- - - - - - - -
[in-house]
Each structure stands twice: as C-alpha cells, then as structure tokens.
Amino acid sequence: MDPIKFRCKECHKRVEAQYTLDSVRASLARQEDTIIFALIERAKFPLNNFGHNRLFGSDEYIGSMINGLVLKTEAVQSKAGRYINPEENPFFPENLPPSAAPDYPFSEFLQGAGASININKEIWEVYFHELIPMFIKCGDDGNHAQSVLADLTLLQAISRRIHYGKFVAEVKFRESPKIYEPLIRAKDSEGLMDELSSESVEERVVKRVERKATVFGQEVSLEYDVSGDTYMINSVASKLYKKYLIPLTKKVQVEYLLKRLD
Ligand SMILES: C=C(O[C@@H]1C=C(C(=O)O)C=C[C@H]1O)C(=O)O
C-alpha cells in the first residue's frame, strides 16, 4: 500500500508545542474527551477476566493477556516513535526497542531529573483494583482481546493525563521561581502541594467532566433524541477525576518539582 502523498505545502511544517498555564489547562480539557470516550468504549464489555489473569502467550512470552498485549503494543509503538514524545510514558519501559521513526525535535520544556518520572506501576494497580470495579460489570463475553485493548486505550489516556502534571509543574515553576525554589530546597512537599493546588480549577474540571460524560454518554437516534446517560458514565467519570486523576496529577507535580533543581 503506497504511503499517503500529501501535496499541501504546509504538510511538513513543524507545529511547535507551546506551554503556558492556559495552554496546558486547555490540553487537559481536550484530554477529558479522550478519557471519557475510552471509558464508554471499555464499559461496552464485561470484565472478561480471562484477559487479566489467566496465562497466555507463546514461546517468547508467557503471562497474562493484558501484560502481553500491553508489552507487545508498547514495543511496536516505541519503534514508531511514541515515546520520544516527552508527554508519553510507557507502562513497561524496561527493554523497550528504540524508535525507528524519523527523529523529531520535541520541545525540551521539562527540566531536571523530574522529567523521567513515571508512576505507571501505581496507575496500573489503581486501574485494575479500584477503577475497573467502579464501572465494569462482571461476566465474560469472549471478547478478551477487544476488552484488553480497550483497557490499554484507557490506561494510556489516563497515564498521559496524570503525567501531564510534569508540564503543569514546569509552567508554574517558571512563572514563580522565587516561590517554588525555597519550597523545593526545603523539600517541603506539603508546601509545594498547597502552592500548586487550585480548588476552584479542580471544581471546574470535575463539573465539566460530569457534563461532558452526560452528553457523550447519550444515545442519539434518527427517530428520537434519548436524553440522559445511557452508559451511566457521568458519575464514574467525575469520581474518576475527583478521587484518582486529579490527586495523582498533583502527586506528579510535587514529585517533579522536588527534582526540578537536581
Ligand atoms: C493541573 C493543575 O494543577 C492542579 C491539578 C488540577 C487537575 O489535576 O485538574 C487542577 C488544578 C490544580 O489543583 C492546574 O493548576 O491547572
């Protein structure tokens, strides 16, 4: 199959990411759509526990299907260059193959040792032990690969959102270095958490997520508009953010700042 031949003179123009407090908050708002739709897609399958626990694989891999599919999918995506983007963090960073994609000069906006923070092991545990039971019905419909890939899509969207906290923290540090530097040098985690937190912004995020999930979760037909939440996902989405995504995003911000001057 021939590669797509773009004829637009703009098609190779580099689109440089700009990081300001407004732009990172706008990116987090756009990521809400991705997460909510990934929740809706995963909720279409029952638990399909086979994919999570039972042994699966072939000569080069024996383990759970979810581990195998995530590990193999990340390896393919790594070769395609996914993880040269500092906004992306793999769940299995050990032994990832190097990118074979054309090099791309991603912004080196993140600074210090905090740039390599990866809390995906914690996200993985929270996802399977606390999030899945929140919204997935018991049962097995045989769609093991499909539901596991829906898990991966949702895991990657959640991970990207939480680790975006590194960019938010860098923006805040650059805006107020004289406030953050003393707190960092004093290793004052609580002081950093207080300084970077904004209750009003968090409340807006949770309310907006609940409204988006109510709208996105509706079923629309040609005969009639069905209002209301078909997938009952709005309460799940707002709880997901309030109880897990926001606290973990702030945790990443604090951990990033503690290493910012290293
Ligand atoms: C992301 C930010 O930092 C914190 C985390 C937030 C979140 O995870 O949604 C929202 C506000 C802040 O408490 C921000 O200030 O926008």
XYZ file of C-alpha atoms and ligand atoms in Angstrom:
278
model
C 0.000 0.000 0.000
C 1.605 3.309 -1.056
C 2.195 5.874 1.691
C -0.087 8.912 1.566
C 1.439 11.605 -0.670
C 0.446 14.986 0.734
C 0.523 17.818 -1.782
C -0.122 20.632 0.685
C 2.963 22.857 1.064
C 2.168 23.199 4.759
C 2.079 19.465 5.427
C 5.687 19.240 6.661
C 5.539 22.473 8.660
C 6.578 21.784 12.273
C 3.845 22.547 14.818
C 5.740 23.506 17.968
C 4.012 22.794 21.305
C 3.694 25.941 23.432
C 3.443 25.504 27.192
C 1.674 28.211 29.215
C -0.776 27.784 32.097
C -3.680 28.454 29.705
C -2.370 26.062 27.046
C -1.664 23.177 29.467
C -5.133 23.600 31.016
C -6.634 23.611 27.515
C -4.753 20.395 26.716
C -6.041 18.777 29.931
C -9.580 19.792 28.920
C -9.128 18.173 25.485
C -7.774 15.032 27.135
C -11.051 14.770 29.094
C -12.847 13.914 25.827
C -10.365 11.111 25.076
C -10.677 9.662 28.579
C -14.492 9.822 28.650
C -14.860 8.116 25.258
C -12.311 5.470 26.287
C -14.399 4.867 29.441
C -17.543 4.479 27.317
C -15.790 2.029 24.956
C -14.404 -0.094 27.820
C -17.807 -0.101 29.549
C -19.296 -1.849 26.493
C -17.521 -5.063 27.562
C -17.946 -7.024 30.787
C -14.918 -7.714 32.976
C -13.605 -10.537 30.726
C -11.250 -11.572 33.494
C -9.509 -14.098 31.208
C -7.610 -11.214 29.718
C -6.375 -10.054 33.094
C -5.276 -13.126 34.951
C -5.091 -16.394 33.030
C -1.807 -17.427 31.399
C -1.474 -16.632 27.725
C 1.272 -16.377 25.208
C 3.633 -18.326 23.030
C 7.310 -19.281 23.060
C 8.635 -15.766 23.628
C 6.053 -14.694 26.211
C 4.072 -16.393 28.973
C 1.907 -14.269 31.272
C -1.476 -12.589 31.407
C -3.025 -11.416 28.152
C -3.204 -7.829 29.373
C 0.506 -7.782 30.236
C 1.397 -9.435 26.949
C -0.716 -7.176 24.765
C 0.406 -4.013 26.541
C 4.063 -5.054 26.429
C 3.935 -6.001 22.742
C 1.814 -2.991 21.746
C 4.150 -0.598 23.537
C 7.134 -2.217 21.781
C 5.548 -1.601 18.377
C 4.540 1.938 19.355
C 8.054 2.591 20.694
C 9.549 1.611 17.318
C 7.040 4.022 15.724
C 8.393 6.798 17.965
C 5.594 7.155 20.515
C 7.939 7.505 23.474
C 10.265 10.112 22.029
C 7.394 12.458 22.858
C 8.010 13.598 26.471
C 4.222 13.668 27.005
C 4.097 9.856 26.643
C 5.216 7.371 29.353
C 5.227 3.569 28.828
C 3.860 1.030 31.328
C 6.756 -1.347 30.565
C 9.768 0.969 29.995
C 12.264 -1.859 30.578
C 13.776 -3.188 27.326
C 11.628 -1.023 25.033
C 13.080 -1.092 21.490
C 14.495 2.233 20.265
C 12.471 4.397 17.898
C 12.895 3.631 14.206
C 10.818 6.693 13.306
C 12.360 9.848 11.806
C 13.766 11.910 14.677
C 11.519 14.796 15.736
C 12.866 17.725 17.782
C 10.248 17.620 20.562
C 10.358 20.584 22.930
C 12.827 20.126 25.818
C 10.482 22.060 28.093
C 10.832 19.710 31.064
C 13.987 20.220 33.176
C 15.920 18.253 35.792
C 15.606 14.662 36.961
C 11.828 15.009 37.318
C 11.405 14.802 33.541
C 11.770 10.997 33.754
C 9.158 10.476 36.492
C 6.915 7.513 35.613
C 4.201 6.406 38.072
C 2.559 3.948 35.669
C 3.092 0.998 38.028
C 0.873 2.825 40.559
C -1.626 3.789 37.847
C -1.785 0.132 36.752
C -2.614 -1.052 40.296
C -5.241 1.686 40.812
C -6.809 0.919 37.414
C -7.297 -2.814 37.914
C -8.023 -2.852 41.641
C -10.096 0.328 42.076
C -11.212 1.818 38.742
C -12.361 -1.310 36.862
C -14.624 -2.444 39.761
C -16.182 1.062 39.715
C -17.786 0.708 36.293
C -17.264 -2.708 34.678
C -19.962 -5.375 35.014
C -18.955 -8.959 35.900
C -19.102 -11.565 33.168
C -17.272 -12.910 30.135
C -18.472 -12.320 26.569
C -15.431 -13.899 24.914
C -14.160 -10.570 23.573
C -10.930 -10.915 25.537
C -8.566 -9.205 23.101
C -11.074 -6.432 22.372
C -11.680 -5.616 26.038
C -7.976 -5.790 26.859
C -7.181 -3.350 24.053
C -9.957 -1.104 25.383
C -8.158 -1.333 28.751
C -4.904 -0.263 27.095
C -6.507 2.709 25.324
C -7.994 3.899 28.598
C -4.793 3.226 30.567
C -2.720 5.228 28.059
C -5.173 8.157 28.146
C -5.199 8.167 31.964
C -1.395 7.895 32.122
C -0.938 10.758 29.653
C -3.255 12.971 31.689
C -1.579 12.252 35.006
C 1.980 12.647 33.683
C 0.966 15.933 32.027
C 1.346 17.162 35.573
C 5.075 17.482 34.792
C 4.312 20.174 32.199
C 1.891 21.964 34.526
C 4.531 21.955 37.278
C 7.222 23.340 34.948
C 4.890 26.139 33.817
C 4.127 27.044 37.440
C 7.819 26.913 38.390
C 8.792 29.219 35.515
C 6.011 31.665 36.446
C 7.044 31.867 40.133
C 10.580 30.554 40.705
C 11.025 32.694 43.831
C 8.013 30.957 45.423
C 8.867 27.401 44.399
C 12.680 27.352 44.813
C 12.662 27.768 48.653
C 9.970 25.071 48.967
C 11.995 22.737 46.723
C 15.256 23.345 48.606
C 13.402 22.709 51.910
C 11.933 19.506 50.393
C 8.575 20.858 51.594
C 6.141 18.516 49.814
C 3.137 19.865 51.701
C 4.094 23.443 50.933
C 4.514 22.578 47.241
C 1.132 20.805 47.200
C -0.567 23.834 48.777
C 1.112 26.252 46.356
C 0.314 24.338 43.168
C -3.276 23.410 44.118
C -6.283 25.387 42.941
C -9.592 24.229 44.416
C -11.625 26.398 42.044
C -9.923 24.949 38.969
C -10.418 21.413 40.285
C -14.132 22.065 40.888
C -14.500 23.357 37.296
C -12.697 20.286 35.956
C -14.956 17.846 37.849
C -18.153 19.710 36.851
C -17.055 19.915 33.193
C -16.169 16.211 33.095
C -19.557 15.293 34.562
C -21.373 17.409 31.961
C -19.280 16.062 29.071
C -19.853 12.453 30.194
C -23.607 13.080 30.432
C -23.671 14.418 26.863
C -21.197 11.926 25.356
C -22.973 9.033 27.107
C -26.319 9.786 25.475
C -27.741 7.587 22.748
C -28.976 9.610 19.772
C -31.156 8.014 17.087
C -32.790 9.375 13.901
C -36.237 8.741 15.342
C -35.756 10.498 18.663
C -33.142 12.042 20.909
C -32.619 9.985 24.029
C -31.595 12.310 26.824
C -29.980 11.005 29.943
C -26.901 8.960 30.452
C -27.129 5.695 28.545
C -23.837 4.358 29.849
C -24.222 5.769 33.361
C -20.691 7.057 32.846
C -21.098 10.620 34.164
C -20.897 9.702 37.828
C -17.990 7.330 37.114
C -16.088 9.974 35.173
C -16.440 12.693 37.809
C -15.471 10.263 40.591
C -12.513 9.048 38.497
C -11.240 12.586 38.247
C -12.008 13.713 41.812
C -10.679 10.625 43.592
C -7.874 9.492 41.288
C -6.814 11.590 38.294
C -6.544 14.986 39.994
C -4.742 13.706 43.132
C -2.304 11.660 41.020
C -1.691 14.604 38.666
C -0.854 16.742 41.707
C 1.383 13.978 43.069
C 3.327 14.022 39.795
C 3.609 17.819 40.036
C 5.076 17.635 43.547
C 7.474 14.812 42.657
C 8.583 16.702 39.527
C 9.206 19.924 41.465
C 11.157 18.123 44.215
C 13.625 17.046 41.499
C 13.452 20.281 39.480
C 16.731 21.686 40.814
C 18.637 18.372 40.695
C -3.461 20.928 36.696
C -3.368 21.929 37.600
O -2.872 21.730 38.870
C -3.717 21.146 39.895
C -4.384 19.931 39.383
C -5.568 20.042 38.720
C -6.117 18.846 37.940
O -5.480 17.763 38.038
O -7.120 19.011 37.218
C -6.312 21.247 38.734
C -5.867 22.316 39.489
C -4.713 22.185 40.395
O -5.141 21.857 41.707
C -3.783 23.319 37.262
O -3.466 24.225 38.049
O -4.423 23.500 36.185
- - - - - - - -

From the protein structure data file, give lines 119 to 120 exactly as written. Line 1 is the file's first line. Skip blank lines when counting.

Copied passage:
C 12.827 20.126 25.818
C 10.482 22.060 28.093